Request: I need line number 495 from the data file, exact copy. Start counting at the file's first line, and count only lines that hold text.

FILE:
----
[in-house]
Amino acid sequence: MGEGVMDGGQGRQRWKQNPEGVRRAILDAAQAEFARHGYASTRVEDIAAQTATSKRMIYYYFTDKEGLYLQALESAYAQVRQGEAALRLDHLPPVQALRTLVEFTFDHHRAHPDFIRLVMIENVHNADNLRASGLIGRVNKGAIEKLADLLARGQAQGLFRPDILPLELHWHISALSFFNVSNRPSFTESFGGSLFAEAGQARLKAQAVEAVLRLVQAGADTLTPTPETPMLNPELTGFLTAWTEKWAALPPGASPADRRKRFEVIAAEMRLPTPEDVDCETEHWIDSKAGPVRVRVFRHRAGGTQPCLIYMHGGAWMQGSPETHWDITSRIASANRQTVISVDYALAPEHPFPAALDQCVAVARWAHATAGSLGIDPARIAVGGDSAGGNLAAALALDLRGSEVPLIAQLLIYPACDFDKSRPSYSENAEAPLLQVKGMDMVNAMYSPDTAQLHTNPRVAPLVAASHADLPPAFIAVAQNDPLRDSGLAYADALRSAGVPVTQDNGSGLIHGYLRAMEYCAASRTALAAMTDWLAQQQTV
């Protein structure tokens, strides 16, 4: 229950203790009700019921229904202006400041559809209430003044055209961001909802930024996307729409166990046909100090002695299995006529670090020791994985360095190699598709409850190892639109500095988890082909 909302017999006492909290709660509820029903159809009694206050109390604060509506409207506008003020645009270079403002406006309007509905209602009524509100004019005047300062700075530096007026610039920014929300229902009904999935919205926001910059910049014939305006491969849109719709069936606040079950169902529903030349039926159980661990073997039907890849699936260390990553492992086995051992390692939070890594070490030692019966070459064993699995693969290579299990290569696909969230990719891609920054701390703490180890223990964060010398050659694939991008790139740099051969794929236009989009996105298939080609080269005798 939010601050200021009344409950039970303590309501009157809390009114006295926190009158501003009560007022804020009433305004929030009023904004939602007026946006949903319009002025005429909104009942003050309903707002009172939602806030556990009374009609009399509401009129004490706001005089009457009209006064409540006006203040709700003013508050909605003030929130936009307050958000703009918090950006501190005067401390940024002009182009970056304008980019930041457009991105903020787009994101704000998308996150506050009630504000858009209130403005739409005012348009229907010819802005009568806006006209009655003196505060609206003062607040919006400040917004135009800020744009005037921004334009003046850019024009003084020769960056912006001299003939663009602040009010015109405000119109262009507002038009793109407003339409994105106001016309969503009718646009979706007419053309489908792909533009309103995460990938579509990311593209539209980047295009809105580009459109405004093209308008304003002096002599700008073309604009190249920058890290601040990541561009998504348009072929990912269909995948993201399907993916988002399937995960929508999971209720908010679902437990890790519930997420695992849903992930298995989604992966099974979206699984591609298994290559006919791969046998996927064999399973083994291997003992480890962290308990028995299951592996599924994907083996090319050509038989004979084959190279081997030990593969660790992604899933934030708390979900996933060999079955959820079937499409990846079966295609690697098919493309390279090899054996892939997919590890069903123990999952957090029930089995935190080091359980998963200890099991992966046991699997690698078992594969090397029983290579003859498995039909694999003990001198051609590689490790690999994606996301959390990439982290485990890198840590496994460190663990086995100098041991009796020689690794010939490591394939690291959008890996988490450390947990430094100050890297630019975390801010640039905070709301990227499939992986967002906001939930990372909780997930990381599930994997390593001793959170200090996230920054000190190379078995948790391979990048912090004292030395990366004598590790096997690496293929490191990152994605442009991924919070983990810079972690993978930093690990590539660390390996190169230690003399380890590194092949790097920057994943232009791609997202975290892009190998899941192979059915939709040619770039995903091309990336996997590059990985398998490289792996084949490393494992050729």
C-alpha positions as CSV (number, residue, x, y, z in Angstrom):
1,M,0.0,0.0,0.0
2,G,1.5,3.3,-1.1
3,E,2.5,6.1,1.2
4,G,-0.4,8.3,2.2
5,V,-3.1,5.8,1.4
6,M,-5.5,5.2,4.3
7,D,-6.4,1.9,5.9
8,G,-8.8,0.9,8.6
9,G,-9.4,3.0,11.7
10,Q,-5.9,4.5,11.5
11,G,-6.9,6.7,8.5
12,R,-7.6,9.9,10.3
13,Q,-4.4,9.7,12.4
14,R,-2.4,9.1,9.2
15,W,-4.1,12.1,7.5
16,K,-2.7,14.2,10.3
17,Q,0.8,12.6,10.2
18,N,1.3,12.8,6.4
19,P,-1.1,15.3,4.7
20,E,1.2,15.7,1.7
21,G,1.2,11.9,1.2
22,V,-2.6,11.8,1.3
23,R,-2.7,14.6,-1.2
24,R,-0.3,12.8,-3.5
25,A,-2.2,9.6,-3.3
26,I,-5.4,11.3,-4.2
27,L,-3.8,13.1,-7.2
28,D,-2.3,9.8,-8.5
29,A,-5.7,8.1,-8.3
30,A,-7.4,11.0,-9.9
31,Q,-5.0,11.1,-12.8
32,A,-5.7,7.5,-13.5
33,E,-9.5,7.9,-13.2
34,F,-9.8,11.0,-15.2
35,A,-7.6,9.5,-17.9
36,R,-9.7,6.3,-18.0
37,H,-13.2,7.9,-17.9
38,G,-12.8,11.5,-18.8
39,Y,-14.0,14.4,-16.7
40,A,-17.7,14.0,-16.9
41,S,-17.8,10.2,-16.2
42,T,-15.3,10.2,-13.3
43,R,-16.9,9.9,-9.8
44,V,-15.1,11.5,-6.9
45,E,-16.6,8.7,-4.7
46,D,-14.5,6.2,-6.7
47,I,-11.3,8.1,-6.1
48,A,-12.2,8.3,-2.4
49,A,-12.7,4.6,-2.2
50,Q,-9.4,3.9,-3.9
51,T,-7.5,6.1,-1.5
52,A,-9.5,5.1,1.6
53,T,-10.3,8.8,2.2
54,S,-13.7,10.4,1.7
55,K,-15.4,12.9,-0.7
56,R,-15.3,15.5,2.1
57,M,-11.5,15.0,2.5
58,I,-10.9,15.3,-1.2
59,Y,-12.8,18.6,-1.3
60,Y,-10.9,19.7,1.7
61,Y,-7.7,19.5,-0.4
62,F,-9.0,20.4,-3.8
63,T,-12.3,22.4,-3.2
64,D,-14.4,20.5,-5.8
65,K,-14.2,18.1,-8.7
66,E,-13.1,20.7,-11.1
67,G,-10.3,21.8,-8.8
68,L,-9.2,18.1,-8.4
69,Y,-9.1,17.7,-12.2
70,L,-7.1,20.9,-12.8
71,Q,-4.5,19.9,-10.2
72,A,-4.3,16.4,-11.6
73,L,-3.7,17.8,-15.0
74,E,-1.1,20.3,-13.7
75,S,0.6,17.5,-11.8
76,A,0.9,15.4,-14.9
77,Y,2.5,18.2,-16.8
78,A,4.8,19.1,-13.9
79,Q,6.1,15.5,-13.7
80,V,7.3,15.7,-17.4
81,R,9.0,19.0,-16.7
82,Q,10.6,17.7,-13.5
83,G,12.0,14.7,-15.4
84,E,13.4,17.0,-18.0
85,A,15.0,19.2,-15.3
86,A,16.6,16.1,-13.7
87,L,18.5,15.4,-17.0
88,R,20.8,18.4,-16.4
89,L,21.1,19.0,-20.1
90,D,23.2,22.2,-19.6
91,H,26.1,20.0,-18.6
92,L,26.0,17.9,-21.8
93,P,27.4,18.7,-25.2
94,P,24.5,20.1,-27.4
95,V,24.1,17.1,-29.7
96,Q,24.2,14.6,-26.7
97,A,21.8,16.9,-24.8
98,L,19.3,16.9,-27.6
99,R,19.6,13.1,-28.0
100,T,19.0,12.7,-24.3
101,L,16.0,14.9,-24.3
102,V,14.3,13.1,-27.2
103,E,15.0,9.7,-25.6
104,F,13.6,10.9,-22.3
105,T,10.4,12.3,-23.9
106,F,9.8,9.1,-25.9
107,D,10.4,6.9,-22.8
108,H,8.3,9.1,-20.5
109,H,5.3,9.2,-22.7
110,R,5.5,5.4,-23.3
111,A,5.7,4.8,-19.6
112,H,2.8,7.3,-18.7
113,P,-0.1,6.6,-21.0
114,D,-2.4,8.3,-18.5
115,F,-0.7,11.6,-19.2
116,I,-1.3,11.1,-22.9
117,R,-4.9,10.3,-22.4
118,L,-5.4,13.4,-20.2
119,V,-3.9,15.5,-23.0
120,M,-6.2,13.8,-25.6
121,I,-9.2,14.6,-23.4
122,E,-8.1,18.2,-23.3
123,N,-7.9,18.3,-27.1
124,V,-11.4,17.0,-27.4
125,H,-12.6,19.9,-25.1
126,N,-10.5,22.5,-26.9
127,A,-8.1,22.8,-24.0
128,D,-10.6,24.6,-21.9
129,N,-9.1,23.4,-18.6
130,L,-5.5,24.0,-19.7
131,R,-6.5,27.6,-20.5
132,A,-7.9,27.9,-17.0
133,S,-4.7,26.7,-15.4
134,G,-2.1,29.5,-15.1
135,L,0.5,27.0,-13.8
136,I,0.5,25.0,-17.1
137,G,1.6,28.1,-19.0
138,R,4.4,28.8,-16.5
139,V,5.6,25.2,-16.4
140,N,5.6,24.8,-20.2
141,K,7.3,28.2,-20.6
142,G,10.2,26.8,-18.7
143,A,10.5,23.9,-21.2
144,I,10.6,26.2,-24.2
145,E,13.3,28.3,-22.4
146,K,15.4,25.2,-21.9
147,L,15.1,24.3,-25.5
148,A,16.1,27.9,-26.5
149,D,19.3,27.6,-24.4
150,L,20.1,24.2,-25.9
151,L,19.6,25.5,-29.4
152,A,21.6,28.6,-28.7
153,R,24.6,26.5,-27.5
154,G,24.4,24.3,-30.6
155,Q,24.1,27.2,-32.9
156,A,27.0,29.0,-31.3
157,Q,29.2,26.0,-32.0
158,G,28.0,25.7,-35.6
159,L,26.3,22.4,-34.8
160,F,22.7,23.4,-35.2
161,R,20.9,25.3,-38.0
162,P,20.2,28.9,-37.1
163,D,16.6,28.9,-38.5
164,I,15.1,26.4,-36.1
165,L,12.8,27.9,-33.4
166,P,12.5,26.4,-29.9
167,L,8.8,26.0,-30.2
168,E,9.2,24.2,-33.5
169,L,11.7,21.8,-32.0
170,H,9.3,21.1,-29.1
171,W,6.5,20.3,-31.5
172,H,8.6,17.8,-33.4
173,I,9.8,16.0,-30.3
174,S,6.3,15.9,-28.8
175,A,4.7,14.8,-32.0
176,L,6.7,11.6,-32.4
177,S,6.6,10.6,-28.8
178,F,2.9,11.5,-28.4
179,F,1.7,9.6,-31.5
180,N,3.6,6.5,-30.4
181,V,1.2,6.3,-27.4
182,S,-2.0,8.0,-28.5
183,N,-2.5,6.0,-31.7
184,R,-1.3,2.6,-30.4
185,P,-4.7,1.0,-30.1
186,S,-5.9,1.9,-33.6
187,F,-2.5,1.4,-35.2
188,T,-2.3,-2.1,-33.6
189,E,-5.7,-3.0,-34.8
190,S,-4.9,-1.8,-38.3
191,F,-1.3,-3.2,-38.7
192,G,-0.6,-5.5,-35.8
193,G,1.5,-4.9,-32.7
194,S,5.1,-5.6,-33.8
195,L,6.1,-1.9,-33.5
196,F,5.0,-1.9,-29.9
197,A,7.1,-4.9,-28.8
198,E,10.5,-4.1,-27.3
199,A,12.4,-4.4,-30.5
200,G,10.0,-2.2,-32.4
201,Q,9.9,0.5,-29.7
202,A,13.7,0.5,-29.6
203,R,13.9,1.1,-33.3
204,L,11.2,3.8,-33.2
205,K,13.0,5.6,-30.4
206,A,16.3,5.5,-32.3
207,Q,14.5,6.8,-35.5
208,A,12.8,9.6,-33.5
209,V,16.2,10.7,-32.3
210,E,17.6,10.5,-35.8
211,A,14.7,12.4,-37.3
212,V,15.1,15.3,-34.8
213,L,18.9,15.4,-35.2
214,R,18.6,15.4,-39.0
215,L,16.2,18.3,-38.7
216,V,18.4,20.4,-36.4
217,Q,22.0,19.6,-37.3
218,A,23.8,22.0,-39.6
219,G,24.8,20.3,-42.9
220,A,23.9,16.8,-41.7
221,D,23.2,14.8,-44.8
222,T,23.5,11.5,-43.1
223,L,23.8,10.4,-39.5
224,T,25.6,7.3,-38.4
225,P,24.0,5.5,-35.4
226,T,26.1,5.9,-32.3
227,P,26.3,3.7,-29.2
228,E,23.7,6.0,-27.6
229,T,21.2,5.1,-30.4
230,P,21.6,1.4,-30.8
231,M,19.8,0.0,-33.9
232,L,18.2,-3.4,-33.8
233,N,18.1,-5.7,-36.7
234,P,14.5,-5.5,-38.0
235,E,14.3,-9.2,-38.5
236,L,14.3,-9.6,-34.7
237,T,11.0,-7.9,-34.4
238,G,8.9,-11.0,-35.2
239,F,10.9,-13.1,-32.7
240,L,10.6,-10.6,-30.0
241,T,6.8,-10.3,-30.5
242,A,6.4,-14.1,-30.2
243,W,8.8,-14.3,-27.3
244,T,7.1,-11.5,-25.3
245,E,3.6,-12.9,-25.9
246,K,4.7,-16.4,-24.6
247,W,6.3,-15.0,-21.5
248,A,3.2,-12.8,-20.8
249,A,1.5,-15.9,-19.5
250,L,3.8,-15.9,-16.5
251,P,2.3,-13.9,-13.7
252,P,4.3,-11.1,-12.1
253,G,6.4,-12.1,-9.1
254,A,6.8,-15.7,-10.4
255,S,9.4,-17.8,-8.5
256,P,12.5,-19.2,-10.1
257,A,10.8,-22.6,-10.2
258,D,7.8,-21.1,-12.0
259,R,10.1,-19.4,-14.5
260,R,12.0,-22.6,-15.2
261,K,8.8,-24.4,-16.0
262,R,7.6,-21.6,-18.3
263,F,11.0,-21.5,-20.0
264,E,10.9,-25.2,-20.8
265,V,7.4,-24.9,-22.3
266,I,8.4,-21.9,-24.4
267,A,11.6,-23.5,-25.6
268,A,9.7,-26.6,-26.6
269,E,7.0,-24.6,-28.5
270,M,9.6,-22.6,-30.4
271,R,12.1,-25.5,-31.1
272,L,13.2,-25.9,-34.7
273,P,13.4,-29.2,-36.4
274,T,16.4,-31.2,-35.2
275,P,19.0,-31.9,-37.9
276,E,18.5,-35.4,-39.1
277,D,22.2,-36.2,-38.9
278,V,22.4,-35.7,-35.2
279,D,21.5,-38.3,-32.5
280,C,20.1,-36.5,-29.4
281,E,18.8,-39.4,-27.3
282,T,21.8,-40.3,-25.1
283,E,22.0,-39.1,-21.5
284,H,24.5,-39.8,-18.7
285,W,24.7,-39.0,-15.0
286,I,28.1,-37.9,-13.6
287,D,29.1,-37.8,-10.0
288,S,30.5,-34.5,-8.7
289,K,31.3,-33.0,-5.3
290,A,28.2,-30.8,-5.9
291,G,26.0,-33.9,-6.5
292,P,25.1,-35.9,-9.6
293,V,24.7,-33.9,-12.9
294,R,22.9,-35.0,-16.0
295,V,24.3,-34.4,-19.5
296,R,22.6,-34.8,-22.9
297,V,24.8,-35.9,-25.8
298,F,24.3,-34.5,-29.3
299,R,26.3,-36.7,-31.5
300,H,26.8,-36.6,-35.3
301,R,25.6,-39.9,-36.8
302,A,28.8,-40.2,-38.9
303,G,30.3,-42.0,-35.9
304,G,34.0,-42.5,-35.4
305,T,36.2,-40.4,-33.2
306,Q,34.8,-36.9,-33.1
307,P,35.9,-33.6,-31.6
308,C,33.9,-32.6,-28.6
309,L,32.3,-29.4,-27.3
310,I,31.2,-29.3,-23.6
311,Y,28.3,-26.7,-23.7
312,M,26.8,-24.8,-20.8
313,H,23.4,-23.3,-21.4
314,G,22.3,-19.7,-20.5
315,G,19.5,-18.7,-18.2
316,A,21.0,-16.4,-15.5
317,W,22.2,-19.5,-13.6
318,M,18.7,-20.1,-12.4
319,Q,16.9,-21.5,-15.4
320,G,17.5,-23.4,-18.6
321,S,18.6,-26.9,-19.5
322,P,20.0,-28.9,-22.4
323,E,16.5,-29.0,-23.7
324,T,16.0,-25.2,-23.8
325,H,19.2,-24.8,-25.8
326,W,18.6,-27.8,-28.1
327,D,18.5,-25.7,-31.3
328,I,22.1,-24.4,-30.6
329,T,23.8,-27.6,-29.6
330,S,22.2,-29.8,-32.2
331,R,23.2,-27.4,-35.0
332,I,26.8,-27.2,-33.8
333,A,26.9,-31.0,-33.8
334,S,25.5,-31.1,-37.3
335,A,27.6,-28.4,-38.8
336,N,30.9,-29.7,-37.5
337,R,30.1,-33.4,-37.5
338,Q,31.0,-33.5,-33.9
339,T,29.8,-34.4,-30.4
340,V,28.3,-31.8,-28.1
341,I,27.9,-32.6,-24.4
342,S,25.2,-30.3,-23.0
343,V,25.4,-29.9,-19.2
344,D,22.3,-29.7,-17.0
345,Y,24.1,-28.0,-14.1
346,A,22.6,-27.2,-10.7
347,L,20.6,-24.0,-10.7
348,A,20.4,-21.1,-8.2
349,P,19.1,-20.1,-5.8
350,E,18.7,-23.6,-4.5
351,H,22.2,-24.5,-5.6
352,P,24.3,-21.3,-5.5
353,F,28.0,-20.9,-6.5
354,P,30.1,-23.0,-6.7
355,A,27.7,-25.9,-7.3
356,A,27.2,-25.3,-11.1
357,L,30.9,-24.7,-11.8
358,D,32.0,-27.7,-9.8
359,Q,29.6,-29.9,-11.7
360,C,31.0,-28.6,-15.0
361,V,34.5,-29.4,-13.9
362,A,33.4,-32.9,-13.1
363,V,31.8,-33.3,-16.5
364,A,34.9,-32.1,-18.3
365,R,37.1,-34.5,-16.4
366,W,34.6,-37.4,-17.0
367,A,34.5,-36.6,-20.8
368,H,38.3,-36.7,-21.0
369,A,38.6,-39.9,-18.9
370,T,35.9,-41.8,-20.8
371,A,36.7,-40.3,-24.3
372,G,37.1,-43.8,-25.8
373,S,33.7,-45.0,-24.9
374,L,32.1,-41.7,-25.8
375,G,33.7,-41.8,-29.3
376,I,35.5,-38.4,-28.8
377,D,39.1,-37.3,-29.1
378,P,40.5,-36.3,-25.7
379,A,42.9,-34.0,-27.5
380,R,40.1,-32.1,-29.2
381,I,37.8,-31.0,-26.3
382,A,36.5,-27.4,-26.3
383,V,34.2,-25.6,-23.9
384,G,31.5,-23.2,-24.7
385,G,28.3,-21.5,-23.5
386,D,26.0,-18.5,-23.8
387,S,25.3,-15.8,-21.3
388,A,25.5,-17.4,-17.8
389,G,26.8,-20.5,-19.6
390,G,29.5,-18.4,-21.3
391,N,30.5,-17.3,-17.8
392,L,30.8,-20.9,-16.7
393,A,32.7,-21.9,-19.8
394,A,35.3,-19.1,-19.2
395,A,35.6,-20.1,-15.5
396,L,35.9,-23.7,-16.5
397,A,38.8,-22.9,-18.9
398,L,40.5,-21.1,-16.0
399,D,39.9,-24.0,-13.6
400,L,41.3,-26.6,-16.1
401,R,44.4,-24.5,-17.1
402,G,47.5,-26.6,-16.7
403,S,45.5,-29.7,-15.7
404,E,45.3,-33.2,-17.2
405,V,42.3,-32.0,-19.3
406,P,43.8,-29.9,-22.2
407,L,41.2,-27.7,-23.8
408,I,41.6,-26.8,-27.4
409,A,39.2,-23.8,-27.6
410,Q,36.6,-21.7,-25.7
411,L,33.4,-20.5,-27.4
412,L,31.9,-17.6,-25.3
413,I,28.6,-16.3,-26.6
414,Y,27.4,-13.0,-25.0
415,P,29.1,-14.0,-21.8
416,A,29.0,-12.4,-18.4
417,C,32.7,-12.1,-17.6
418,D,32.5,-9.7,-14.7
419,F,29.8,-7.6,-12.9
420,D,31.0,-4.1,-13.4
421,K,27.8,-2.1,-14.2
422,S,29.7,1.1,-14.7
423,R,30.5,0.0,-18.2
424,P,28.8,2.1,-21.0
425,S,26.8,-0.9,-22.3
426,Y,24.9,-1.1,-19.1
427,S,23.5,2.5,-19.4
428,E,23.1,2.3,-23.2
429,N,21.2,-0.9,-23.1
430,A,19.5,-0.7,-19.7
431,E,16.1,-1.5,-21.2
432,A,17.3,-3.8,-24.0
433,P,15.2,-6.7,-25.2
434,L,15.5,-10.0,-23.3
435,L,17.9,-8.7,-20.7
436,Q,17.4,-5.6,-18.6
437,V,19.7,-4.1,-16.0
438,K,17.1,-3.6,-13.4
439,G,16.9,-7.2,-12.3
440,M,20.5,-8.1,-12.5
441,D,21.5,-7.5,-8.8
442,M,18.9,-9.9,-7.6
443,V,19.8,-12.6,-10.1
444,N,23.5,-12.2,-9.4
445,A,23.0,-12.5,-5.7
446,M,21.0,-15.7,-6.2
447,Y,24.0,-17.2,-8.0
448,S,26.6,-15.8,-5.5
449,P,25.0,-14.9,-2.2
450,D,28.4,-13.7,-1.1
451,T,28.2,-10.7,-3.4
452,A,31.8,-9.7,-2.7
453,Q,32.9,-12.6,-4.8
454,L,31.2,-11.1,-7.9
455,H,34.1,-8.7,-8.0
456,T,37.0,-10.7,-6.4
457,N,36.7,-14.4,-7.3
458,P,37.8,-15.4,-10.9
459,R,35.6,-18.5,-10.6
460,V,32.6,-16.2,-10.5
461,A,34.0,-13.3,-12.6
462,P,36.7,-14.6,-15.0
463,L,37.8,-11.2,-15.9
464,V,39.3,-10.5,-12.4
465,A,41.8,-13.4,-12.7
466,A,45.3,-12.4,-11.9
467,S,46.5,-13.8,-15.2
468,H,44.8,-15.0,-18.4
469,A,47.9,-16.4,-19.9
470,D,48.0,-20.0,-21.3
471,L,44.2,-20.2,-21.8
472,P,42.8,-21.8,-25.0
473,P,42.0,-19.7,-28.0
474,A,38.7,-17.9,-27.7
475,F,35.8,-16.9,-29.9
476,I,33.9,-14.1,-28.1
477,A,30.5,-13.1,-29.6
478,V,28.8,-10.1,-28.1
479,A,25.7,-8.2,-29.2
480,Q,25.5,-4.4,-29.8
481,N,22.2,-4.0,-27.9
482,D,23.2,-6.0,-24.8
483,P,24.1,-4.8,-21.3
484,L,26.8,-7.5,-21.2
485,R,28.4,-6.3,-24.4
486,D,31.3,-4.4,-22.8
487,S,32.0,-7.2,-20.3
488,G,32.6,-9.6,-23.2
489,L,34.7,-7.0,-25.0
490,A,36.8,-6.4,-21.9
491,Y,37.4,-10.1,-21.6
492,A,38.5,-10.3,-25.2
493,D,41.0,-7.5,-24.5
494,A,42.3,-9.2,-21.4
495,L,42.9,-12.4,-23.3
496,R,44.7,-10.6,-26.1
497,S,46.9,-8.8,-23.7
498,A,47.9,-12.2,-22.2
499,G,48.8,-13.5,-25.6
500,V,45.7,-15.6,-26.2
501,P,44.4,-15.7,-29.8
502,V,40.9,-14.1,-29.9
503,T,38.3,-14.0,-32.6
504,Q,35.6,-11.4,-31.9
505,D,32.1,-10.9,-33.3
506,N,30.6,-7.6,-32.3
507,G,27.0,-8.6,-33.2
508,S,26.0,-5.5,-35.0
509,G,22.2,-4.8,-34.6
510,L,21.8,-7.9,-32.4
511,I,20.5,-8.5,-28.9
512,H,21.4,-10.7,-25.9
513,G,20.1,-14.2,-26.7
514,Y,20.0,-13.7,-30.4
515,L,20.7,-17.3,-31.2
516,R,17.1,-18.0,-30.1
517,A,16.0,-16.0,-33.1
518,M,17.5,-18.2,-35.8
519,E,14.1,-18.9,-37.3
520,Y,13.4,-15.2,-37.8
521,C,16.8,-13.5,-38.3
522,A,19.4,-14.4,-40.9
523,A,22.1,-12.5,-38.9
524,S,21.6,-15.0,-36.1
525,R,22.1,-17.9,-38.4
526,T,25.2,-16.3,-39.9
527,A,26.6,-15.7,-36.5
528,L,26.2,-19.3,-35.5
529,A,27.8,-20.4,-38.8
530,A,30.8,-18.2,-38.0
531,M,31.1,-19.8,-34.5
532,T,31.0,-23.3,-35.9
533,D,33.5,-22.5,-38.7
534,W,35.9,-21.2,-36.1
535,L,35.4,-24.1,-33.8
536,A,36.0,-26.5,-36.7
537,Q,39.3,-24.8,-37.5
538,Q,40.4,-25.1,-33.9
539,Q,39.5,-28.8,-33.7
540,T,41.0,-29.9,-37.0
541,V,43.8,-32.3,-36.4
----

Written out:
491,Y,37.4,-10.1,-21.6